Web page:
L'Heure Bleue by Guerlain

Created in 1912 by Jacques Guerlain, the inspiration behind this fragrance was The Blue Hour, a time between sunset and dusk where the sun has dropped below the horizon and casts an ambient hue upon the landscape. Many people describe this scent as melancholy, or sad. I find it simply tranquil. I adore the muted quality of this fragrance, how it doesn't strain to be recognised, but instead speaks in hushed tones, soothing and warm, like a loving mother.

The opening notes are slightly antiseptic, herbal, medicinal, (aniseed, bergamot) but this quickly gives way to the smooth, creamy, indistinguishably mixed heart and base of tuberose, carnation, violet, rose, tonka, iris, benzoin and vanilla. The way these notes are blended would be best described as one-dimensional, there are no surprises or edges or stand out notes. It almost smells like play doh, but this isn't necessarily a bad thing. Its creamy, a little salty, a little powdery, yet sweet and rich. And like play-doh, its pliable, easily wearable and easy to love. Its comforting, and soft.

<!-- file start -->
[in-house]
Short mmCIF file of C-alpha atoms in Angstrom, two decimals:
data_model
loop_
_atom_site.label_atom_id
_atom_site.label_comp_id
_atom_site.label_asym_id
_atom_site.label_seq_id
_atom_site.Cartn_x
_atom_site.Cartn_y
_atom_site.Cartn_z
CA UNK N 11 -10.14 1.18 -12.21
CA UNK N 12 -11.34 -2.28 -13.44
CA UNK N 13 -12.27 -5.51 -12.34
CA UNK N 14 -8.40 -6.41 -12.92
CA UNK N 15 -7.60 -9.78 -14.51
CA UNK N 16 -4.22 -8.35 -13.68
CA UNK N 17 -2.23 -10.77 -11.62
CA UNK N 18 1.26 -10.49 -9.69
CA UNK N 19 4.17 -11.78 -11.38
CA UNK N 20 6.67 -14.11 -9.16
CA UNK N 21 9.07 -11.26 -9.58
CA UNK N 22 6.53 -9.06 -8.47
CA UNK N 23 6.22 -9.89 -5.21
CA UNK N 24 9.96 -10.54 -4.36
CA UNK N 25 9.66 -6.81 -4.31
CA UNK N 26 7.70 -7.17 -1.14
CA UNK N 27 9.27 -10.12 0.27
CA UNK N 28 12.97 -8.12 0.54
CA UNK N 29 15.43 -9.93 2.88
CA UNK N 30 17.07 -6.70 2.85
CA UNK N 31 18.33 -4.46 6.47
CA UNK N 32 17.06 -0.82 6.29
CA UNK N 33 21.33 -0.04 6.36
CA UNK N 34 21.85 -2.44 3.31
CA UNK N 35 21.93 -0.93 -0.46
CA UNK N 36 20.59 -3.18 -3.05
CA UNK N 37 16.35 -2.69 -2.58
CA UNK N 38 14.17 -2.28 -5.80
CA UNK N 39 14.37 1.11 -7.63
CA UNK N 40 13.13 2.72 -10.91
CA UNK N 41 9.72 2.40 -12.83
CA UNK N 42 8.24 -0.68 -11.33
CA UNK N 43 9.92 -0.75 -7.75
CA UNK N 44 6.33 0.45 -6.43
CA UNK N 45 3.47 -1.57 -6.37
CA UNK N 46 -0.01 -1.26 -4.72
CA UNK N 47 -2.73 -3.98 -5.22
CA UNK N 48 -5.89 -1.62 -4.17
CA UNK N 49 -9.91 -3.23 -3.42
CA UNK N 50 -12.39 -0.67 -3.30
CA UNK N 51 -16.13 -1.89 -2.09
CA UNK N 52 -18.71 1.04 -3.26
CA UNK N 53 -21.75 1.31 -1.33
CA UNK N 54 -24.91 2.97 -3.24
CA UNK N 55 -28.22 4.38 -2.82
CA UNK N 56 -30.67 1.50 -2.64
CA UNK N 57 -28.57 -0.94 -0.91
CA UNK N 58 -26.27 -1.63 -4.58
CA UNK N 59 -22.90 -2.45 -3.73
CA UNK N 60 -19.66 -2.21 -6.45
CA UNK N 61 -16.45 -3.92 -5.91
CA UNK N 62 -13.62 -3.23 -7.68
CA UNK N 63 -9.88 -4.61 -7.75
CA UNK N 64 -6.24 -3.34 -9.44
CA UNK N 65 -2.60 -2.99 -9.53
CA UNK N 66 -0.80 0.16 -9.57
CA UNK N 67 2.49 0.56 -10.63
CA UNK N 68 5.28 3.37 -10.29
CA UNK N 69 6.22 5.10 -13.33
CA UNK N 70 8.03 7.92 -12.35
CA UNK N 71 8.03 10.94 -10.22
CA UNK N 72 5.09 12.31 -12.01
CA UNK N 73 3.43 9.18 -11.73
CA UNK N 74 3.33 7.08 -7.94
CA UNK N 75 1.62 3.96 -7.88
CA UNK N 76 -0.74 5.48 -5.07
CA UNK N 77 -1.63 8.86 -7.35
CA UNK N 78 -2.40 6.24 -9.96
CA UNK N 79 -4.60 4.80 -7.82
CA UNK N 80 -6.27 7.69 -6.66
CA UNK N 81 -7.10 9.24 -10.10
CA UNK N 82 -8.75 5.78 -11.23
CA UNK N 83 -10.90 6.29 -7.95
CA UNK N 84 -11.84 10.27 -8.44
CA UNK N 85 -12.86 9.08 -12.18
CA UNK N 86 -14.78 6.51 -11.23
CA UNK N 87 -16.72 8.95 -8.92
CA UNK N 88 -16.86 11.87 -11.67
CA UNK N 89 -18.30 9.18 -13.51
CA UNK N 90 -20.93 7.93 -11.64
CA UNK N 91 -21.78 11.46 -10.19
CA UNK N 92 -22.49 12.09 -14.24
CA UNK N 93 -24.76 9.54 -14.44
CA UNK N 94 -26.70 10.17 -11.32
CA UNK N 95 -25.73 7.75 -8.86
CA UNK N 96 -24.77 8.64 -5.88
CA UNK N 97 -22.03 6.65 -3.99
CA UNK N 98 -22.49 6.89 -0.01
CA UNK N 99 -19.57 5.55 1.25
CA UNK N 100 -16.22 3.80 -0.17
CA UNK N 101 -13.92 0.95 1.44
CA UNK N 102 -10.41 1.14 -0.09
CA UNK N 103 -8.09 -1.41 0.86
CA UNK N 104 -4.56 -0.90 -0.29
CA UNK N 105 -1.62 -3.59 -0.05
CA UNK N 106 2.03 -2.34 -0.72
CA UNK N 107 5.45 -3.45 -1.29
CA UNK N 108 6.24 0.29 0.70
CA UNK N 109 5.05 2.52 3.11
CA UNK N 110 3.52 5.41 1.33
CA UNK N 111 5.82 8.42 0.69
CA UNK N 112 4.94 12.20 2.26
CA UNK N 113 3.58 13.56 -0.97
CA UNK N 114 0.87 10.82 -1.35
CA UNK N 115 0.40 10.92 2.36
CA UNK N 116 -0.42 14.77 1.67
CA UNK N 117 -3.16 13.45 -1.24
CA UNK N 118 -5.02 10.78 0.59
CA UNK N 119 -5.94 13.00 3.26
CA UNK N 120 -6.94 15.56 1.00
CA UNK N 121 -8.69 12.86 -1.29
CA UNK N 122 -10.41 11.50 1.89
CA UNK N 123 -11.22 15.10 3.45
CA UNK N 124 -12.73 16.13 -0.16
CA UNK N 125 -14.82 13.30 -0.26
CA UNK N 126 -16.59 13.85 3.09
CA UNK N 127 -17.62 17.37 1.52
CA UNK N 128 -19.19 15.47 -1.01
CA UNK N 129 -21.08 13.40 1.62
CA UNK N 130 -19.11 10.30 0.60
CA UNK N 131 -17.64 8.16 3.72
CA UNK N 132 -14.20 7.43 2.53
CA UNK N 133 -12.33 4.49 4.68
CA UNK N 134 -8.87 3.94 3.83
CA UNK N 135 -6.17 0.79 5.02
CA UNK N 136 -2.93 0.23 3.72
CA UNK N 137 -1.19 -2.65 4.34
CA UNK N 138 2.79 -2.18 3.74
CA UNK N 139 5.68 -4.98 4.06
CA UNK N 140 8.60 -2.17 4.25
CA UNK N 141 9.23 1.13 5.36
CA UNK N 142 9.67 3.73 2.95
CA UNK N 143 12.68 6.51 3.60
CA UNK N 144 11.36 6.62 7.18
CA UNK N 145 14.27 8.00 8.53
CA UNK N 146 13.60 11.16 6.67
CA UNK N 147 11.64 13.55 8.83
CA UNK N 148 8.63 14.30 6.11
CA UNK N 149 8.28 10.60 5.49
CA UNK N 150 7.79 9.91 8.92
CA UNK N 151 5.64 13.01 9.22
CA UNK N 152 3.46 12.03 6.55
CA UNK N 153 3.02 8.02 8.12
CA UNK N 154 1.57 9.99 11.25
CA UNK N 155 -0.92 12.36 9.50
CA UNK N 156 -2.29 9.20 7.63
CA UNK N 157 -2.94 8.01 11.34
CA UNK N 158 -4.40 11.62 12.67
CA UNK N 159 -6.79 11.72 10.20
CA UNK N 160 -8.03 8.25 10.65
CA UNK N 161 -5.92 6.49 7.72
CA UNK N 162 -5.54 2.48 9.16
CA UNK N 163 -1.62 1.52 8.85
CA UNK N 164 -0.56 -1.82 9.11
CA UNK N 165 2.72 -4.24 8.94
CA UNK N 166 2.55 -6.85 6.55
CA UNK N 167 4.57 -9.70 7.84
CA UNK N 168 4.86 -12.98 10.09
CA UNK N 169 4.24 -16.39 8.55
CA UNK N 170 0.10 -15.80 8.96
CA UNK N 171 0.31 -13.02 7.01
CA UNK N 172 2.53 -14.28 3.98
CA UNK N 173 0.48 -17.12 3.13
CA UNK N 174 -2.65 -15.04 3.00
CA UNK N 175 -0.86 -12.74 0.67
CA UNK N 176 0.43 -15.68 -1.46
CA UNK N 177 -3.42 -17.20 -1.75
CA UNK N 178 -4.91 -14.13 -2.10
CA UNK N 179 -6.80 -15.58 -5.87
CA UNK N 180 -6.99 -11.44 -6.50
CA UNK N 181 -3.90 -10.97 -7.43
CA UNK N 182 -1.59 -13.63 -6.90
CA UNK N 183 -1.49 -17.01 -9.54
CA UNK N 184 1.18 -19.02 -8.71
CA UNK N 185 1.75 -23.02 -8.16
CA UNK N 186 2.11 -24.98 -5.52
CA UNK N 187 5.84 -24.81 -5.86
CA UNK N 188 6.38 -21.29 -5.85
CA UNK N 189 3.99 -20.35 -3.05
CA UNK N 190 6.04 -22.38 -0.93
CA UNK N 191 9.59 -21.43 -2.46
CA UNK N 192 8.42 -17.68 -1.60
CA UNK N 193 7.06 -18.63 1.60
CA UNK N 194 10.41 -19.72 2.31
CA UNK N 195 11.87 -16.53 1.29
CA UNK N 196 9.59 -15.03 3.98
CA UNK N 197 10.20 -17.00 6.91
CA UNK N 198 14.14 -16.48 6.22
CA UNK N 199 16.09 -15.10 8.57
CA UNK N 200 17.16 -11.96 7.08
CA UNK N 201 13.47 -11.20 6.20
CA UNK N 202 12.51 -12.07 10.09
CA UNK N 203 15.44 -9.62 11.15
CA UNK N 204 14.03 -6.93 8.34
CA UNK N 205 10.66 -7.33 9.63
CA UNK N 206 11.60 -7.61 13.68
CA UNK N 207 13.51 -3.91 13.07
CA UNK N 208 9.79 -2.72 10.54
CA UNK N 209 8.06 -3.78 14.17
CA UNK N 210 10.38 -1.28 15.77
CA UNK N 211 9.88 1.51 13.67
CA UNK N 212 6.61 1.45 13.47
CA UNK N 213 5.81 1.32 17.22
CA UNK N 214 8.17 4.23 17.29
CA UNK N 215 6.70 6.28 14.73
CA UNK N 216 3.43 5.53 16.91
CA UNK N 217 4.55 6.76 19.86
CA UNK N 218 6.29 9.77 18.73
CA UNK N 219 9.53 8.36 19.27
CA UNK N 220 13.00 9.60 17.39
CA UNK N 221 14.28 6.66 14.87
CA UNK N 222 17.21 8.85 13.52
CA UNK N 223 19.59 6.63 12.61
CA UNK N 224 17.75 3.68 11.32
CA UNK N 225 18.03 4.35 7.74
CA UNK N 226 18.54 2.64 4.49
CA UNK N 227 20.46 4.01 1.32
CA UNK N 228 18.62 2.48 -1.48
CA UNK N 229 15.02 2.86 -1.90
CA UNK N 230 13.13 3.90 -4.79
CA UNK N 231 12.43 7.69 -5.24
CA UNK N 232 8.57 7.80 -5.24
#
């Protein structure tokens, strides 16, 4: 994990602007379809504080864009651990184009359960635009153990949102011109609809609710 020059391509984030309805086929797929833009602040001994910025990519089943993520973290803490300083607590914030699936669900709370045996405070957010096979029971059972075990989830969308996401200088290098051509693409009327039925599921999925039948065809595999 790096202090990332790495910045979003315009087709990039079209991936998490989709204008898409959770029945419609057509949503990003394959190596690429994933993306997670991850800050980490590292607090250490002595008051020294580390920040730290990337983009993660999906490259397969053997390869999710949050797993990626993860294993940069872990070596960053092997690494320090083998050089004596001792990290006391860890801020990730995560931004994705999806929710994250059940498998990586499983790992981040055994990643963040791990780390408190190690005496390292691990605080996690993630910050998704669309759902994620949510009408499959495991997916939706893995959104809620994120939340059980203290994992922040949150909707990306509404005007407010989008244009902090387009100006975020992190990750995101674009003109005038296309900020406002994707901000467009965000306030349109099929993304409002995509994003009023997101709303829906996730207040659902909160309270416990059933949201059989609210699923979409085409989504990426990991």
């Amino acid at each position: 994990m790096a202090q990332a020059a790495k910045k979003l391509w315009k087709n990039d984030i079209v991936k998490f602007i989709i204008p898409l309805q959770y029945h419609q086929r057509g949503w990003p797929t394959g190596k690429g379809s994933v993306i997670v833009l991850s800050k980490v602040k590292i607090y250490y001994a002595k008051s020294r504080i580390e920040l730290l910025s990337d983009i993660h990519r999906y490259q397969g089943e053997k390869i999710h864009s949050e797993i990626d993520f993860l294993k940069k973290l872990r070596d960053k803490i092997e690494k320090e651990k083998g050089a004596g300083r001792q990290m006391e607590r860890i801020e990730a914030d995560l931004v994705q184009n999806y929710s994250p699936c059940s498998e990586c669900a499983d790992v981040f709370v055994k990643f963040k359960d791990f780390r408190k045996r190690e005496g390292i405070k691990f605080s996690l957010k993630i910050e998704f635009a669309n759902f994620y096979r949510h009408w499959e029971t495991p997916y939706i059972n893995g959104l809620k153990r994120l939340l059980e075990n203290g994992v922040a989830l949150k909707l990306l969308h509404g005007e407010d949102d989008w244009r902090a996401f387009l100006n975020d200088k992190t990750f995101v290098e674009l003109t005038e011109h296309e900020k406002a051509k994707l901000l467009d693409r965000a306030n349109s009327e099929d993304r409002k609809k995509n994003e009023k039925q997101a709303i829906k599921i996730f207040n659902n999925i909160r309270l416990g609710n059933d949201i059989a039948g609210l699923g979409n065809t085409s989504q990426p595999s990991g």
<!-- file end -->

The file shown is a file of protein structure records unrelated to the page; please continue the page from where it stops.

For me, its the dry, hay-like aspects of L'Heure Bleue that capture my imagination, instantly bringing to mind a scene that you would find in The Grapes of Wrath. A vast, dry arid landscape of withering hay fields, chirping crickets and a hot breeze stirring up lazy dust from the road. With no one around for miles, there you stand in the quiet heat at the crossroads, contemplating which road to take. A lick of excitement intermingled with fear flickers in your belly, when you realise this is the first time you have found yourself truly alone. Its both exhilarating and frightening. Its in this state of recognition where one can begin to find themselves and their true path.

This to me, is L'Heure Bleue.


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